The examples and perspective in this article deal primarily with North America and do not represent a worldwide view of the subject. (May 2016)
Gaming law is the set of rules and regulations that apply to the gaming or gambling industry. Gaming law is not a branch of law in the traditional sense but rather is a collection of several areas of law that include criminal law, regulatory law, constitutional law, administrative law, company law, contract law, and in some jurisdictions, competition law. At common law, gambling requires consideration, chance and prize, legal terms that must be analyzed by gaming lawyers within the context of any gaming operation.
Gaming law is enormously complex. In the United States, it involves federal and state law considerations. In Canada, it involves federal and provincial law considerations, in a variety of legal disciplines.
In the United States, each state has its own laws regarding the regulation or prohibition of gambling. States that permit such gaming usually have a gaming control board established to oversee the regulation of the industry, such as licensing of those employed in the gaming industry. States that permit casinos and similar forms of gaming often have strict zoning regulations to keep such establishments away from schools and residential areas.
Parliament outlawed gambling in 2009, after a May 2009 fire in a gambling hall in Dnipropetrovsk that killed nine people. The Ukrainian parliament passed the law "On Prohibition of Gambling Business in Ukraine" (Gambling Ban Law) banning gambling business and any participation in gambling in Ukraine on May 15. The President of Ukraine Viktor Yushchenko signed the law on June 23 and on June 25 it came into force. The Law On Prohibition of Gambling Business in Ukraine also applied to internet casinos, it did not apply to lotteries. The Parliament legalised gambling again on 14 July 2020, albeit with regulations and age restrictions (minimum age of 22).
Gaming (including kinds of lottery) is highly restricted in Japan. Penal Code of Japan 185 - 187 regulates Gamings and lottery and the regulation includes casual gaming within peoples. Because of this, there have been no legal casino or some kinds of that. Additionally, illegal gaming is one of the sources of income of the Yakuza. However, there are some exception such as official gaming(for example, horse racing), Takarakuji lottery and Pachinko.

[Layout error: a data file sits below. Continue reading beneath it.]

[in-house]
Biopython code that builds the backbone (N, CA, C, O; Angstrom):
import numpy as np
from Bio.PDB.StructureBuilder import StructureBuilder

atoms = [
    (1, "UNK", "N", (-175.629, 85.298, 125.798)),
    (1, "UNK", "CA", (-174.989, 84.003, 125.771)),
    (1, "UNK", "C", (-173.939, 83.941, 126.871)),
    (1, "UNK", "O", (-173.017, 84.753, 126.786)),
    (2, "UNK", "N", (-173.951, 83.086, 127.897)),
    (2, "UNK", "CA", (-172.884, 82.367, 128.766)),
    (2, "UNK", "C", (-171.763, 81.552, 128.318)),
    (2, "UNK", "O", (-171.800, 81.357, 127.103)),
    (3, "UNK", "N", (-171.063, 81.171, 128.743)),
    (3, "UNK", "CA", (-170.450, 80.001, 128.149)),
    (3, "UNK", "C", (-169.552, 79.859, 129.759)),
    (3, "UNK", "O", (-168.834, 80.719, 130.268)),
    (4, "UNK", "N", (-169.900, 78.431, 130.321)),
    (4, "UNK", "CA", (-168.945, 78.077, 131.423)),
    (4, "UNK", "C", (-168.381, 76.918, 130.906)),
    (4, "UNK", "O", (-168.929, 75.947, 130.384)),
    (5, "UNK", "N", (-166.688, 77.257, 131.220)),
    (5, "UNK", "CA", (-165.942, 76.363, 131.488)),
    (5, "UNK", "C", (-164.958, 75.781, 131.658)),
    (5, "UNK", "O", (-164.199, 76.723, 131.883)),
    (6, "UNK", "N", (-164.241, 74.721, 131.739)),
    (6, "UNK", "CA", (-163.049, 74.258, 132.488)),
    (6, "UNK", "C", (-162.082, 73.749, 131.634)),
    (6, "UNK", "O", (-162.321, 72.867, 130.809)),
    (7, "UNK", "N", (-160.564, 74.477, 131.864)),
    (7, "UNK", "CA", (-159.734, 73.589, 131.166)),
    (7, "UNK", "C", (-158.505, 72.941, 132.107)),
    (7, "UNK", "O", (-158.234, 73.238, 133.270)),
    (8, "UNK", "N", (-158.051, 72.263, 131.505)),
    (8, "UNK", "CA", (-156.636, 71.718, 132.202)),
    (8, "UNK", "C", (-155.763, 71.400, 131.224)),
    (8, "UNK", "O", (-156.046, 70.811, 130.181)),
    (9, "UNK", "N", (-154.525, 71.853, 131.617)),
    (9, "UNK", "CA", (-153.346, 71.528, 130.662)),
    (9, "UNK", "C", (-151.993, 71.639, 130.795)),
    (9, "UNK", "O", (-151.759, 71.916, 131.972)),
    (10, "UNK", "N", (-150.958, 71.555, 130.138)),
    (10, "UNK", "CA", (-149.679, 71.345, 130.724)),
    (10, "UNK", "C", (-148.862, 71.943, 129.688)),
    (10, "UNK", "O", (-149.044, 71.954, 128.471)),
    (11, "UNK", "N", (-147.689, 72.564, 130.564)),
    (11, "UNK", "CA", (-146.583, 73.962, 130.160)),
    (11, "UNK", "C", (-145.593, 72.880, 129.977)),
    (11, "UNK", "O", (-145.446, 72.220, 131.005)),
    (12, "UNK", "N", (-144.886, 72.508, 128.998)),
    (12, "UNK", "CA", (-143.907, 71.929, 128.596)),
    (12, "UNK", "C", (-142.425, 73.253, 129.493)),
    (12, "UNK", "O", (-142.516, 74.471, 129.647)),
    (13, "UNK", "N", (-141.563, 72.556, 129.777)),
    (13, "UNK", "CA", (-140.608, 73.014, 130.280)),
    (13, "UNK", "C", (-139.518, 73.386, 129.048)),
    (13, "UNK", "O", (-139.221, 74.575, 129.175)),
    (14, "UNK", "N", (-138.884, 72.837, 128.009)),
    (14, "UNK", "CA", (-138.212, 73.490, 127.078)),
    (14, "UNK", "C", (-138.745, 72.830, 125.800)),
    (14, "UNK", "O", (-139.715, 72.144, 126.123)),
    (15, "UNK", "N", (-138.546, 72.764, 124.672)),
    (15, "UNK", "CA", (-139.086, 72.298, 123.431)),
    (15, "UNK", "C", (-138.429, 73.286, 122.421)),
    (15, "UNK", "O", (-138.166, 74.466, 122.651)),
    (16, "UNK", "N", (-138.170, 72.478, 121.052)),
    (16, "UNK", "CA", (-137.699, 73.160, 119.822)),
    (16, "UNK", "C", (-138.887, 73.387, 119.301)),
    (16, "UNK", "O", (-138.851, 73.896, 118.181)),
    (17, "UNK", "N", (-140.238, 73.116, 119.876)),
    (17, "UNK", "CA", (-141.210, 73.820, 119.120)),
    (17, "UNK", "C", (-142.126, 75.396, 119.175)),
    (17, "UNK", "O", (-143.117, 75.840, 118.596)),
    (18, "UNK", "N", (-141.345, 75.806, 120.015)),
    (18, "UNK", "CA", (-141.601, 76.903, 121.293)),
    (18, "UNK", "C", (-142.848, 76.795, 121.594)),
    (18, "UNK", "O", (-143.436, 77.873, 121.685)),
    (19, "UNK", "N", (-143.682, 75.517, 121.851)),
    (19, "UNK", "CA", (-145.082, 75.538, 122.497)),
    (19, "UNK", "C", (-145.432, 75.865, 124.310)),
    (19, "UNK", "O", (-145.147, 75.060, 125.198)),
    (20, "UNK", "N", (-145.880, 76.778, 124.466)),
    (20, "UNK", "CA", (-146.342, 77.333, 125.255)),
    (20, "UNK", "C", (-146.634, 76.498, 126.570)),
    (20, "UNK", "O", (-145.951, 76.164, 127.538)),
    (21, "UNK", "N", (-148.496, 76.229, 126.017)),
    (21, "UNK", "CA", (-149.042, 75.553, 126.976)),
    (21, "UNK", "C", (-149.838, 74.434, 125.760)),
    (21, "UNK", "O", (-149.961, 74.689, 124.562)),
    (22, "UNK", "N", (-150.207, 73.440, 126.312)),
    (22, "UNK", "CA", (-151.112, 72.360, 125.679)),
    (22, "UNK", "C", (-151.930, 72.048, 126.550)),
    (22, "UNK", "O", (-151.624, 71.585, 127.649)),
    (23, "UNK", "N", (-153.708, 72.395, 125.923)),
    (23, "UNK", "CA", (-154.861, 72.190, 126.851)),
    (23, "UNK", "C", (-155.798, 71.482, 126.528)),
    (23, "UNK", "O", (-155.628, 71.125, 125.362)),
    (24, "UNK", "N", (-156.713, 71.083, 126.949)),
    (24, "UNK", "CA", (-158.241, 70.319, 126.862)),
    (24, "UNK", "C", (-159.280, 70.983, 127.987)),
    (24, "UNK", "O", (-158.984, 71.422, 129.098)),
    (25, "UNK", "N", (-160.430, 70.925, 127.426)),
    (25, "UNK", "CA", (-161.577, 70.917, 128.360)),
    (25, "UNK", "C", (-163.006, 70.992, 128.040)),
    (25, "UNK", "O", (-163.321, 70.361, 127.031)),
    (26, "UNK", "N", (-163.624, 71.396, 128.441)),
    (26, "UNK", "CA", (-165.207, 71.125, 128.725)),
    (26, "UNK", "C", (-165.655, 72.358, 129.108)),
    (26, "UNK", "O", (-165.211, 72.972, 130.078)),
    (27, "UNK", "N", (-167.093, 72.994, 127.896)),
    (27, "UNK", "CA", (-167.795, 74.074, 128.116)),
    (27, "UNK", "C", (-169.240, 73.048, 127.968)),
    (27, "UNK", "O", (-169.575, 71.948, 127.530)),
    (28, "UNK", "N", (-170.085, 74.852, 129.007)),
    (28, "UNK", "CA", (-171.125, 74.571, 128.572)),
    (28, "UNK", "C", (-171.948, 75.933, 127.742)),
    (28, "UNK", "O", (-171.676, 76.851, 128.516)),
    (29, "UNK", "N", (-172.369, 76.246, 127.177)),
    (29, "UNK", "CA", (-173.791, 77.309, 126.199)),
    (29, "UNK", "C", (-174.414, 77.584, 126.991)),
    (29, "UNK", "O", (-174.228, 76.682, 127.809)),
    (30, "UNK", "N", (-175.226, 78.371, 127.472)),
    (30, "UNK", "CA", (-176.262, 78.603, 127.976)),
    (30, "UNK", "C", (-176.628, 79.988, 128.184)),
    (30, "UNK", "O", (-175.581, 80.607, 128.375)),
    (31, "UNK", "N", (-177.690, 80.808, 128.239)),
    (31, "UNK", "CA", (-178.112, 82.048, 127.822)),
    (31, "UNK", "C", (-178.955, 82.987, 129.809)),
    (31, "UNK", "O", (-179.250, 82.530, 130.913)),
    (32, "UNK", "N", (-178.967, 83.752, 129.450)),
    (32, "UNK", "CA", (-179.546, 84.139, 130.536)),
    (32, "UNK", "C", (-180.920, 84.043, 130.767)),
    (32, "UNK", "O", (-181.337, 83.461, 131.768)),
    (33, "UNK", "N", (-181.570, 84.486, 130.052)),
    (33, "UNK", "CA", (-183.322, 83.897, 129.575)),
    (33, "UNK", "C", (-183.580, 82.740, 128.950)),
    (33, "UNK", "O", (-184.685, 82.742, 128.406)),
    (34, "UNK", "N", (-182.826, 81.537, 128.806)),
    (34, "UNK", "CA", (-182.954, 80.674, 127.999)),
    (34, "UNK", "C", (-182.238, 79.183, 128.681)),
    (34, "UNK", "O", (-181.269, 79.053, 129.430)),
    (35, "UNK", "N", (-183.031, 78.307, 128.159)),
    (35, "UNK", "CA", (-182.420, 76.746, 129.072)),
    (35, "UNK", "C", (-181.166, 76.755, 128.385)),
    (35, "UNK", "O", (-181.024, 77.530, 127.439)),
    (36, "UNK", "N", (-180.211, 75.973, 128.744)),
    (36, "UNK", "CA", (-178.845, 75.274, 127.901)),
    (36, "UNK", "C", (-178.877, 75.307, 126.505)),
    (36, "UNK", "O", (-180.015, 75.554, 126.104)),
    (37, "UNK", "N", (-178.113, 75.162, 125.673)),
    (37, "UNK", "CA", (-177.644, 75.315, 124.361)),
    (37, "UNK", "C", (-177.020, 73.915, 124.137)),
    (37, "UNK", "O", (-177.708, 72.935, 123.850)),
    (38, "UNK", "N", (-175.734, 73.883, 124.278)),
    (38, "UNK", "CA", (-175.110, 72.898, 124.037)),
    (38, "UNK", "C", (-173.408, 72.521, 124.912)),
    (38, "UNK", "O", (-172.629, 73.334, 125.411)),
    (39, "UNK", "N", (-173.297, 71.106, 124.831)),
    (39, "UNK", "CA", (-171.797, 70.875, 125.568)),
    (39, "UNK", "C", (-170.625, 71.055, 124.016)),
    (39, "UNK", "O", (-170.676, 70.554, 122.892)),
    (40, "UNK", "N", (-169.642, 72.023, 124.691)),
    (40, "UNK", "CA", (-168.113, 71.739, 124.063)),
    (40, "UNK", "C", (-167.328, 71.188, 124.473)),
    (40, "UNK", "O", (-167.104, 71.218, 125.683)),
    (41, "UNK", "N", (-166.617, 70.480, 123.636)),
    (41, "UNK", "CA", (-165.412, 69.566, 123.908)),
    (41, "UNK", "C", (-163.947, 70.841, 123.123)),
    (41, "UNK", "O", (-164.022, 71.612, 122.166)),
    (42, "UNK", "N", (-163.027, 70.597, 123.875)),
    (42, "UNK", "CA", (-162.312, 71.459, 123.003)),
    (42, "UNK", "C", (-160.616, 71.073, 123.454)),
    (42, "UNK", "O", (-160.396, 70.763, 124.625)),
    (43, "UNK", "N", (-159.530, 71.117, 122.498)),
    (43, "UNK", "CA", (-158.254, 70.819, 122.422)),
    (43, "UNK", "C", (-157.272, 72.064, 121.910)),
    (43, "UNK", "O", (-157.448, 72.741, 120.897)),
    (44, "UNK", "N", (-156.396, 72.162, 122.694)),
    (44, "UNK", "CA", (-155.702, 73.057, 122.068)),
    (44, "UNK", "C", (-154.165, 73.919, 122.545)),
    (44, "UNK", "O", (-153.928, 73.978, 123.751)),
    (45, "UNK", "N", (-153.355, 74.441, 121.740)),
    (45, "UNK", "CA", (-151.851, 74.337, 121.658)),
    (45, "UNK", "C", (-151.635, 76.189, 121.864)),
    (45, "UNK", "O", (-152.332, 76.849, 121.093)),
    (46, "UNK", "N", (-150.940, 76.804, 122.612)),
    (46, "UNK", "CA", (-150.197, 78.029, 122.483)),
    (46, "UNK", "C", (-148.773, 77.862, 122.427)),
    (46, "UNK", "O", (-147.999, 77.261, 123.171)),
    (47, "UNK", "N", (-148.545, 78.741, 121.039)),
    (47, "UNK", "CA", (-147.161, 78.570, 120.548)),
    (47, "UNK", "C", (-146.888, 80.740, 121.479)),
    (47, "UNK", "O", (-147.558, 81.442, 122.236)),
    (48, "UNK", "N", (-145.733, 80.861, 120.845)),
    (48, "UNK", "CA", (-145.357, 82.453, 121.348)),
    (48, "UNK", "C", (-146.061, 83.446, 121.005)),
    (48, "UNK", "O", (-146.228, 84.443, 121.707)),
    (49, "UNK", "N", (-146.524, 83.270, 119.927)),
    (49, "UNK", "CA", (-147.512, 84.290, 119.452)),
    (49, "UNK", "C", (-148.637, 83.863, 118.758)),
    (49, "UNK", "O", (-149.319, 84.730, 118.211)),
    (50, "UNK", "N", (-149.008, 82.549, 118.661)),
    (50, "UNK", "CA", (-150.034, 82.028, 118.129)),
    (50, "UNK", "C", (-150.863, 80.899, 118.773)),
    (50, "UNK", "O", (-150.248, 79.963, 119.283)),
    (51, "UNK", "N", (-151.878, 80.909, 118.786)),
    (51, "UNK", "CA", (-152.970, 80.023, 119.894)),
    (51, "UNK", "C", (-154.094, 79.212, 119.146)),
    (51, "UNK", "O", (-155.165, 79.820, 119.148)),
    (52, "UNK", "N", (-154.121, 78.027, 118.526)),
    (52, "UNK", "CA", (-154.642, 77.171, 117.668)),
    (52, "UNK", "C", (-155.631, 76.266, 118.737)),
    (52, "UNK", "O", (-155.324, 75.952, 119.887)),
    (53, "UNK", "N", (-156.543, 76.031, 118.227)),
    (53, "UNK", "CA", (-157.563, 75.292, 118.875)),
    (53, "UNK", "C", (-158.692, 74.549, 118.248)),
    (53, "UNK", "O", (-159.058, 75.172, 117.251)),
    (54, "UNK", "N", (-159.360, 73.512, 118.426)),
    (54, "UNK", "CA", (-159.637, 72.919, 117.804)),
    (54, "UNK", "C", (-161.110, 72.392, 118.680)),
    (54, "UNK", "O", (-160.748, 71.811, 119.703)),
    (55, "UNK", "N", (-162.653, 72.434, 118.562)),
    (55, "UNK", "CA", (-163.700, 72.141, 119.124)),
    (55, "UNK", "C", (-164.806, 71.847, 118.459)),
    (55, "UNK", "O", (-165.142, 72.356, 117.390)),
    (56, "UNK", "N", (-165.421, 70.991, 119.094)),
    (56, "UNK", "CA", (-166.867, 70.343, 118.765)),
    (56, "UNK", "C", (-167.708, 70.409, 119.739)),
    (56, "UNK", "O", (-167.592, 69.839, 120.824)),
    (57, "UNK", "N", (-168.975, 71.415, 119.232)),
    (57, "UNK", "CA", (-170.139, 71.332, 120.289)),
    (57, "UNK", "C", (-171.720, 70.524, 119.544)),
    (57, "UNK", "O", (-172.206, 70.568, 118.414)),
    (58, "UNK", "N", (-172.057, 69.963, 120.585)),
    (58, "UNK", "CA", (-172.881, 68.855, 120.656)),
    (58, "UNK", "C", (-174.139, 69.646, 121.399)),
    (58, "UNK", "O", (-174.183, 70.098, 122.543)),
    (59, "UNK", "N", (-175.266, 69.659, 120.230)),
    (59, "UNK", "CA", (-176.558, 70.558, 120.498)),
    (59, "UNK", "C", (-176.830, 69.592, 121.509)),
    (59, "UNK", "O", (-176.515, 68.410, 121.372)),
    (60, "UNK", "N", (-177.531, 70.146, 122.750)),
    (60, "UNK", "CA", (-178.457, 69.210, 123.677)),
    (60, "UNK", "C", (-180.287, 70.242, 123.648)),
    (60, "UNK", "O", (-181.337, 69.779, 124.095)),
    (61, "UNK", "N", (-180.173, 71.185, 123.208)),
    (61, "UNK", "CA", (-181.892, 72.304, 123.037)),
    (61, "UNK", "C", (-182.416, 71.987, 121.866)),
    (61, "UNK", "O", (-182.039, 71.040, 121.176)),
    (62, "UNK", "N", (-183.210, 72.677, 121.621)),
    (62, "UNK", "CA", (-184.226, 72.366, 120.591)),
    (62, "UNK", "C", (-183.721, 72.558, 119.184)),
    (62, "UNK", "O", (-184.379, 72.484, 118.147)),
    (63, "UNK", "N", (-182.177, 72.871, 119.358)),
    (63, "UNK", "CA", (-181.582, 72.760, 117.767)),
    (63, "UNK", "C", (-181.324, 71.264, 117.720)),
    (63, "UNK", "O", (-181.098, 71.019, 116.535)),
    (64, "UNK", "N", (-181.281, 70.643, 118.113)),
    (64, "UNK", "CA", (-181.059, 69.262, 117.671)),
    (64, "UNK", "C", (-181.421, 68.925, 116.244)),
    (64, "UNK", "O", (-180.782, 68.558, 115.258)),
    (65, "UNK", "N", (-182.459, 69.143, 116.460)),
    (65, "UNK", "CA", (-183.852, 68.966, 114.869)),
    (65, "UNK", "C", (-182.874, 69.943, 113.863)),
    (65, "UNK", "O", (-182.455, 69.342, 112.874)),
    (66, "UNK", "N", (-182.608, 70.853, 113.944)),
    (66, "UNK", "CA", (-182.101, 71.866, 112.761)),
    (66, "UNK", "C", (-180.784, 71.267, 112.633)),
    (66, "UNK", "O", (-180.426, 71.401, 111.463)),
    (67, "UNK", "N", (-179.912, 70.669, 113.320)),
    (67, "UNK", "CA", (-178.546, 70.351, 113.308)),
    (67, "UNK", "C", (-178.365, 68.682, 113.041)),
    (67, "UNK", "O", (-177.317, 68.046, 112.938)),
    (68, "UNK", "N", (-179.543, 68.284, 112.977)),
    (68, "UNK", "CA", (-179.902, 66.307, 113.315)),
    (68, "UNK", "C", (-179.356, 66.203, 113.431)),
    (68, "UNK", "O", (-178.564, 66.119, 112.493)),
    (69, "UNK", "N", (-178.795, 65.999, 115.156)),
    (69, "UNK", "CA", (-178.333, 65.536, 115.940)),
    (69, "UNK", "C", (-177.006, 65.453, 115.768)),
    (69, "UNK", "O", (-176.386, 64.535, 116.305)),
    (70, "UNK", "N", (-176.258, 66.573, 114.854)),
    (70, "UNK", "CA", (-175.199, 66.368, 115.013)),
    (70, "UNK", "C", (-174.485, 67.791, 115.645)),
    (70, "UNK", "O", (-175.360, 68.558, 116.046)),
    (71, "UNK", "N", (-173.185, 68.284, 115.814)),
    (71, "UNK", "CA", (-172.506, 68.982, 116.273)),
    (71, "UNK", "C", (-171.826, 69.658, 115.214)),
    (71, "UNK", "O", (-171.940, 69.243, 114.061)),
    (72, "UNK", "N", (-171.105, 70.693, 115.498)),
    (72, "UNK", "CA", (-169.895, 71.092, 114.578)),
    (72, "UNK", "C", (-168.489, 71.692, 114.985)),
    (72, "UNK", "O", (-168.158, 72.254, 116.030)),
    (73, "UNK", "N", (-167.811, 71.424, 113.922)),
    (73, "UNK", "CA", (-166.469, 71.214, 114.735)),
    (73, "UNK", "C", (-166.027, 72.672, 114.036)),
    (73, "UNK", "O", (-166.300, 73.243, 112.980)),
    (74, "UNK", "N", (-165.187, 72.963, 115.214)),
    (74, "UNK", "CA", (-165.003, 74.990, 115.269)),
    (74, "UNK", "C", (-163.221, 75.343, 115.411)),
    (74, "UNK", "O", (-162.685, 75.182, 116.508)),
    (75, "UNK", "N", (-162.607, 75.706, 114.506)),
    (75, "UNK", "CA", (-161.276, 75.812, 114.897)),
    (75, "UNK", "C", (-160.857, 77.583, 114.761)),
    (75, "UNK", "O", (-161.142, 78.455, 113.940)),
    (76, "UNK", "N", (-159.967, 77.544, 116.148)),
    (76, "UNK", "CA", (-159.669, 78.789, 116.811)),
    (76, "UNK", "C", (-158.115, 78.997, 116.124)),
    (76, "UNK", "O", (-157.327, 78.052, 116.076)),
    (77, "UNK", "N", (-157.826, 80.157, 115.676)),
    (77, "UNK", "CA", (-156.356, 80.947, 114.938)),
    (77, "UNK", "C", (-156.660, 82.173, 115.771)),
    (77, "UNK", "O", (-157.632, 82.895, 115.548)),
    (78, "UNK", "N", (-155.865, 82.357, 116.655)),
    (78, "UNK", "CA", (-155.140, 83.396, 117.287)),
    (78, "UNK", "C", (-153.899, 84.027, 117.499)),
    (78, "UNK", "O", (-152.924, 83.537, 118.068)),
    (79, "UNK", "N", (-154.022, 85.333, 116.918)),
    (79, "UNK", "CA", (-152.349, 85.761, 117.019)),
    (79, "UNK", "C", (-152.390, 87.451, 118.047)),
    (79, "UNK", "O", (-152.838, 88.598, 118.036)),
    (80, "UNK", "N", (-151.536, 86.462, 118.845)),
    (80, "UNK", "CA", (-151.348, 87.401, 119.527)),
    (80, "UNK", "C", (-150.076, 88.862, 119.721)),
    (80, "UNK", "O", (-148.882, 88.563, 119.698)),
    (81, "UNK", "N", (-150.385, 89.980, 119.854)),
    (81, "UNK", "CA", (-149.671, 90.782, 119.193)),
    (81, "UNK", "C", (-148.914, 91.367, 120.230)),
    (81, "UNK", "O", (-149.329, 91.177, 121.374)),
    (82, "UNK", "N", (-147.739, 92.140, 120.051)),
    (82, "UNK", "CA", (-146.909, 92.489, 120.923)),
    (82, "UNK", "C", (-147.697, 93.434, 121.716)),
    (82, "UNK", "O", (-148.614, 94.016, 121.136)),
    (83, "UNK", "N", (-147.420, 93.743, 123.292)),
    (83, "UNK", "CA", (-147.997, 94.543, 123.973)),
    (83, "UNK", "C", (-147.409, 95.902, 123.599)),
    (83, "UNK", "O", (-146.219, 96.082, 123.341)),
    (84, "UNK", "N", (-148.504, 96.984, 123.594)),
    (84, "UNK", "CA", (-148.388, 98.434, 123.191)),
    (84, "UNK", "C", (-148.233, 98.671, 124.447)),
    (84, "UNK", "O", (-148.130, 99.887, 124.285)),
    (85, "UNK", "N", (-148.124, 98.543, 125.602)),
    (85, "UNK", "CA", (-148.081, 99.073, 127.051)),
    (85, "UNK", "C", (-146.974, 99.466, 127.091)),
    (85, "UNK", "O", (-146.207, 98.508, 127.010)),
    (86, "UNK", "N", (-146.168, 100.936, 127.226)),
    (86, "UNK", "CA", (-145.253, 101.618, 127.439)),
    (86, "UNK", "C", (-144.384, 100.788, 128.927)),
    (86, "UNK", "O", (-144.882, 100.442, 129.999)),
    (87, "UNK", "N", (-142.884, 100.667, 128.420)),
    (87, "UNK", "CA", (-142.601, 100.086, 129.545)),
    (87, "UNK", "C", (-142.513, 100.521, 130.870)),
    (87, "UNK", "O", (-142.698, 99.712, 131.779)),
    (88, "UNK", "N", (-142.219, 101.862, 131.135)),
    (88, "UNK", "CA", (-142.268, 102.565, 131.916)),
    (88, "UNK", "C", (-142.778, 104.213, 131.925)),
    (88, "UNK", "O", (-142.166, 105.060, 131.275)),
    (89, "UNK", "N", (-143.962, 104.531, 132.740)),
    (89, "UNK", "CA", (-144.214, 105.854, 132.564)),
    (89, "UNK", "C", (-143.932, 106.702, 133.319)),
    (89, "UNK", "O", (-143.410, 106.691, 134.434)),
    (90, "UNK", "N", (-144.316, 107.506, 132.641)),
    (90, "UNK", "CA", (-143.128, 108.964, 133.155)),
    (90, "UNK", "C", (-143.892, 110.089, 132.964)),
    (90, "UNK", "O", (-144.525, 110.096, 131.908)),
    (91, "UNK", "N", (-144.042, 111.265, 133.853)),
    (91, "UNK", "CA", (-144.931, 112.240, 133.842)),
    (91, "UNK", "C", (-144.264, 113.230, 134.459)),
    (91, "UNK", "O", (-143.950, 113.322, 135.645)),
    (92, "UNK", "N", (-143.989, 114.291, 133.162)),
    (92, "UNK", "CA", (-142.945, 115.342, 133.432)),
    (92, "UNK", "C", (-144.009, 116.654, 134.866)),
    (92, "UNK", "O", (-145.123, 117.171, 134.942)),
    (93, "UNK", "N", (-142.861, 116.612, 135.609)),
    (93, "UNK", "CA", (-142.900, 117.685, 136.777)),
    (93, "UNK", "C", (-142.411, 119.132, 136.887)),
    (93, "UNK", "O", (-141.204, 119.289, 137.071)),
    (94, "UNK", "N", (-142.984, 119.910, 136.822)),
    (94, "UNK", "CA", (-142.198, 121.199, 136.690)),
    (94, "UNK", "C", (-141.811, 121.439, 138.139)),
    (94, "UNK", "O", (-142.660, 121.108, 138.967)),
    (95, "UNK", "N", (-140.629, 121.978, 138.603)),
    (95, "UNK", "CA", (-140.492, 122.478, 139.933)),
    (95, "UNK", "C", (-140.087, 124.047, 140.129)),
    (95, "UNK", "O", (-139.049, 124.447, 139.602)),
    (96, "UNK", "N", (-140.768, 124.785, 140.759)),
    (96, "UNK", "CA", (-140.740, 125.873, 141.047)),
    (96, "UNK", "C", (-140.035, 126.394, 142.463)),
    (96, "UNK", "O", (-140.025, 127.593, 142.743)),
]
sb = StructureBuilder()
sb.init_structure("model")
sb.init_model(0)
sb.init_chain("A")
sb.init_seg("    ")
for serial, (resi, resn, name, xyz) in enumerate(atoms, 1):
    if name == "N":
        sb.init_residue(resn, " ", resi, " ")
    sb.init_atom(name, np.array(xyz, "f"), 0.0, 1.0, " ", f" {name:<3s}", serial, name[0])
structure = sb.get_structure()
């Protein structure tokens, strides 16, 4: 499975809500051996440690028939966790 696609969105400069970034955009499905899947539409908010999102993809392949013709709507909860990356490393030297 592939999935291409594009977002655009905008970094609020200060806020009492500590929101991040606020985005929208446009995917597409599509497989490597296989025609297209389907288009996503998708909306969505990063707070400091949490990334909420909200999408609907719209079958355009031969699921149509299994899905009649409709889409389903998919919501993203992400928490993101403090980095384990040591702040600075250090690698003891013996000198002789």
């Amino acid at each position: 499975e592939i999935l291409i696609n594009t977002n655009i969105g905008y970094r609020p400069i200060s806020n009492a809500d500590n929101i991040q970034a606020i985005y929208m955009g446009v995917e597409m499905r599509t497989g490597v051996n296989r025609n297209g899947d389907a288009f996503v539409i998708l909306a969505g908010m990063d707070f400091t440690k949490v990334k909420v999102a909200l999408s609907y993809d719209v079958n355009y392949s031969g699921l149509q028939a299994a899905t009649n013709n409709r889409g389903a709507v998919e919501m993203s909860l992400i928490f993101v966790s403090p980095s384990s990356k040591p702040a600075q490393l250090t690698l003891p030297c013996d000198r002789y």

In 2014, Ghana's ambassador to Japan Edmond Kofi Agbenutse Deh was recalled after a casino was raided in a property belonging to the Ghana Embassy. A contract was discovered that detailed the casino's payments of ¥500,000 per month to the Embassy, which had Edmond's name on it. The casino manager, Hiroyuki Yamanoi, was arrested along with nine employees and two customers.
- Gambling Act 2005 (UK)
- Gaming Act 1845 (UK, repealed)
- Interactive Gambling Act 2001 (Australia)
- Macau gaming law
- Gaming in Mexico
- Gaming and lottery law in Japan
- Rose, I. Nelson; Owens, Martin D. Jr. (2009). Internet Gaming Law (PDF) (2 ed.). Mary Ann Leibert, Inc. Publishers. pp. 11–13. ISBN 9781934854129. Retrieved 24 September 2017.
- For federal law, see, e.g., "18 U.S. Code § 1955 - Prohibition of illegal gambling businesses". Legal Information Institute. Cornell Law School. Retrieved 24 September 2017.
- Humphrey, Chuck. "State Gambling Laws". Gambling Law US. Archived from the original on 7 October 2011. Retrieved 24 September 2017.
- Hincer, Illkim (1 November 2016). "Gaming in Canada: overview". Practical Law. Thomson Reuters. Retrieved 24 September 2017.
- "Ukraine's parliament legalizes gambling". www.unian.info. Retrieved May 1, 2023.
- "Ambassador Recalled Over Tokyo Gambling Scandal".
- Center for Gaming Research at the University of Nevada, Las Vegas; produces reports, papers, and a monthly update